News
News Home
Quick Bites
Exploradio
News Archive
News Channel
Special Features
NPR
nowplaying
On AirNewsClassical
Loading...
  
School Closings
WKSU Support
Funding for WKSU is made possible in part through support from the following businesses and organizations.

Akron Children's Hospital

Genie of Fairview Door Company


For more information on how your company or organization can support WKSU, download the WKSU Media Kit.

(WKSU Media Kit PDF icon )


Donate Your Vehicle to WKSU

Programs Schedule Make A Pledge Member BenefitsFAQ/HelpContact Us
Government


Gov. Kasich opposes fracking in state parks for now
The governer did not guarantee his stance in the future
by WKSU's STATEHOUSE BUREAU CHIEF KAREN KASLER


Reporter
Karen Kasler
 
Gov. Kasich says he is currently opposed to allowing drilling rigs to frack in state parks.
Download (WKSU Only)
In The Region:

Gov. John Kasich says there should be no question he is opposed, for now, on fracking in state parks, though he has been supportive of the drilling industry. He also says tentative plans to promote the drilling are inconsequential.

LISTEN: KASLER ON FRACKING

Other options:
Windows Media / MP3 Download (0:58)


Gov. John Kasich says for now, there will be no fracking in state parks. It is a stance he says he has held for a while, even though he signed legislation that would have allowed it.

“They’re special places," Kasich says. "If you’re going to do it, you gotta make sure... it’s environmentally safe. There’s just no reason to go hurrying into anything, plain and simple. I’ve never even given it a second thought as to what we should do there.”

When asked if he knew about the plan by the Department of Natural Resources to promote fracking in state parks, a plan that included lists of potential allies and enemies, Kasich said he was the ultimate authority on the issue.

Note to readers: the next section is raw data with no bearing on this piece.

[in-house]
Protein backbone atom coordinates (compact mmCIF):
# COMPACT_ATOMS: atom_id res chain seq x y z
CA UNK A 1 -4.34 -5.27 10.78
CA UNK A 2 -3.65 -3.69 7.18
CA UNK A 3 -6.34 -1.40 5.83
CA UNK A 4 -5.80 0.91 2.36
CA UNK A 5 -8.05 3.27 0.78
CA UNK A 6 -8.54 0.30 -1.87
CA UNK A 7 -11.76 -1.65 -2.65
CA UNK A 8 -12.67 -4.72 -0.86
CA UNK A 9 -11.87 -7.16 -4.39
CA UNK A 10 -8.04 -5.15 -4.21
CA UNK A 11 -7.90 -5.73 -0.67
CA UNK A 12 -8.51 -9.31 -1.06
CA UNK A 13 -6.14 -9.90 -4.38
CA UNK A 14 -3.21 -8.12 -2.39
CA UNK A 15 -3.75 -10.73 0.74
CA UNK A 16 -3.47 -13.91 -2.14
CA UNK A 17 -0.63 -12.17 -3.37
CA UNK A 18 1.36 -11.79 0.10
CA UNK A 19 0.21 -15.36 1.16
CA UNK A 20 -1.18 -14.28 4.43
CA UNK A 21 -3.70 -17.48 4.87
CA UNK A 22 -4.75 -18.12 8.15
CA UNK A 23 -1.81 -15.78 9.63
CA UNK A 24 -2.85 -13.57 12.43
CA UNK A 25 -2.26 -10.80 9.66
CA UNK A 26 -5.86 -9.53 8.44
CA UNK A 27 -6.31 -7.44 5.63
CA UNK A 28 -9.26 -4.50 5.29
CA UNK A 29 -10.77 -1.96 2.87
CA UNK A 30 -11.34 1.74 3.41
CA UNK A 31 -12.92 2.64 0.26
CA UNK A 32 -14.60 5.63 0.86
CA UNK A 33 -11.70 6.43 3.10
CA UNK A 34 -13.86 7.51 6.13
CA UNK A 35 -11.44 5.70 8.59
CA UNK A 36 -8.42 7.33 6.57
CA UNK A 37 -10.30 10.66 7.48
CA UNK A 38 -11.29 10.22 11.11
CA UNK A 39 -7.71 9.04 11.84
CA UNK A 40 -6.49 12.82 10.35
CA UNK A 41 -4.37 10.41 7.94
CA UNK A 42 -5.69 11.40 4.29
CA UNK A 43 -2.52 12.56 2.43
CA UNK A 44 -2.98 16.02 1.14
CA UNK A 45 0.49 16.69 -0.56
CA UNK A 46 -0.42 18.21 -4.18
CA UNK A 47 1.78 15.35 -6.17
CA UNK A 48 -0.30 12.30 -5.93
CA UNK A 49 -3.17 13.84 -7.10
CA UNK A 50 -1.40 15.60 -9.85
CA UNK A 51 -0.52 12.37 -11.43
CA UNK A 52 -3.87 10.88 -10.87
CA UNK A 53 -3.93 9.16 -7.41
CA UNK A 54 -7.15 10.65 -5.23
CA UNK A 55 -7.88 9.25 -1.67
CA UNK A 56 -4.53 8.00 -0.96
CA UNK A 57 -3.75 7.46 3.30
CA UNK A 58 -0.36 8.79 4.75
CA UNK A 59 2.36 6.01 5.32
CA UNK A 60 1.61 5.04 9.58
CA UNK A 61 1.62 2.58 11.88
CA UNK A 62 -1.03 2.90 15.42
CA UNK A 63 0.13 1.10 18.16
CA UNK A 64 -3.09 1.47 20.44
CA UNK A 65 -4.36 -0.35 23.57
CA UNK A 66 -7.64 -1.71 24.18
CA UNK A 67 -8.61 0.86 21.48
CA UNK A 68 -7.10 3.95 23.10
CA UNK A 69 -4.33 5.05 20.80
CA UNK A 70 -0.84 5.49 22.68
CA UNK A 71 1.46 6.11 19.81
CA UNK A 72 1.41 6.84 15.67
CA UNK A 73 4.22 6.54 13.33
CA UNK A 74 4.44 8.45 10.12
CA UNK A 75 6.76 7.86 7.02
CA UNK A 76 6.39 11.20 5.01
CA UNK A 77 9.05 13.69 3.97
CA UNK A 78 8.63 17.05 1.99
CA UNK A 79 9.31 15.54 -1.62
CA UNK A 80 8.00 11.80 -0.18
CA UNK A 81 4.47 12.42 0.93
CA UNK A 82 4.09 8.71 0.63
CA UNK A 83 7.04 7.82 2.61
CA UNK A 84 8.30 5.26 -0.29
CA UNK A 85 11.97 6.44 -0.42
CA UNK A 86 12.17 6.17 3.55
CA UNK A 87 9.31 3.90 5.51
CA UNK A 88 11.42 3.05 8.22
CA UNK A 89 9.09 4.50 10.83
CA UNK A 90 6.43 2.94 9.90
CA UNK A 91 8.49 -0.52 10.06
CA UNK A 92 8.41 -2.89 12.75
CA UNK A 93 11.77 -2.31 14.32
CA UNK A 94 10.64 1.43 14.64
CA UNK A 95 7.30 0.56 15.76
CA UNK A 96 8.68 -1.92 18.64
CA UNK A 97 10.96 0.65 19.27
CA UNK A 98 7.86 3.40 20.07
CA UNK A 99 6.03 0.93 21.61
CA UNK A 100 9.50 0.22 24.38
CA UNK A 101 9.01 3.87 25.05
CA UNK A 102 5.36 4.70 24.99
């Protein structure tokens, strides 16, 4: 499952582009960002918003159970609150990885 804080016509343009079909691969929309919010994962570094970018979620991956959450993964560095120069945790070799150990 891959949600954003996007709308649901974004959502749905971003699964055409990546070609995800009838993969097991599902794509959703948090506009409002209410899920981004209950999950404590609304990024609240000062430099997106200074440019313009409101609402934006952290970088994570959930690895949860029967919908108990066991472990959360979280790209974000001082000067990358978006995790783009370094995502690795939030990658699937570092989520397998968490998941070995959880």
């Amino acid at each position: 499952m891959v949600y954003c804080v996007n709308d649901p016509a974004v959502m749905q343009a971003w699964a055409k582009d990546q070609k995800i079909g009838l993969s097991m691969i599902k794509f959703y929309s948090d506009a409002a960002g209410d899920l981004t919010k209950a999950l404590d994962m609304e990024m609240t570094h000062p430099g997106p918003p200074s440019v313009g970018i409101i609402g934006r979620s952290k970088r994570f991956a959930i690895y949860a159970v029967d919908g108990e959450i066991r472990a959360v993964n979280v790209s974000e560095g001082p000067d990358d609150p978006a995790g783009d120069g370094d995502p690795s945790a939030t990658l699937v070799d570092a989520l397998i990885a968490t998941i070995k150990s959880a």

“I’m the decision maker," Kasich says. "And the decision is that we’re not doing it.”

And Kasich was both firm and vague about the future of fracking in state parks, saying that he sees no reason to move forward on it now, but that he can’t say that it will never happen.

Add Your Comment
Name:

Location:

E-mail: (not published, only used to contact you about your comment)


Comments:




 
Page Options

Print this page

E-Mail this page / Send mp3

Share on Facebook




Stories with Recent Comments

Portman predicts McDonald's confirmation, but says it won't be easy
I sent the following note to Senator Blumenthal after reading commentary from yesterday's hearing: Senator, You certainly have the right to ask Mr. McDonald que...

Seven minutes changed everything, but what changed Ashford Thompson?
He shot the guy four times in the head. I have never been that drunk or mad, and I have been through it. Shoot a guy once is bad, maybe a mistake, shoot a guy f...

First cricket farm in the U.S. opens in Youngstown
I am interested in cricket flour to replace soy flour in a low carbohydrate diet. As soon as you have cricket flour available for the average person, please le...

New process starts digesting sludge in Wooster
Awesome! When do our sewage rates decrease accordingly?

Akron's Chapel Hill Mall in foreclosure
Not a surprise. Between the shoplifting, gangs and violence that goes on up there it is no wonder that no one feels safe to shop at Chapel Hill. They have sca...

Ohio launches investigation into at least one Concept charter school
I worked at Noble Academy Cleveland as admin assistant and enrolment coordinator for 6 years, I know this is so valid and true and can provide staff names and p...

Crisis looms in filling aviation industry jobs in Ohio and the nation
I listened to this story yesterday morning on the radio and just want to add this comment. My son went to school to train as an air traffic controller, and gra...

Cuyahoga Valley National Park considers fire to fight invasives
I'm for the controlled burn. There are not enough people (myself included) who volunteer for the removal of invasive plant species. Therefore, another solution ...

Copyright © 2014 WKSU Public Radio, All Rights Reserved.

 
In Partnership With:

NPR PRI Kent State University

listen in windows media format listen in realplayer format Car Talk Hosts: Tom & Ray Magliozzi Fresh Air Host: Terry Gross A Service of Kent State University 89.7 WKSU | NPR.Classical.Other smart stuff. NPR Senior Correspondent: Noah Adams Living on Earth Host: Steve Curwood 89.7 WKSU | NPR.Classical.Other smart stuff. A Service of Kent State University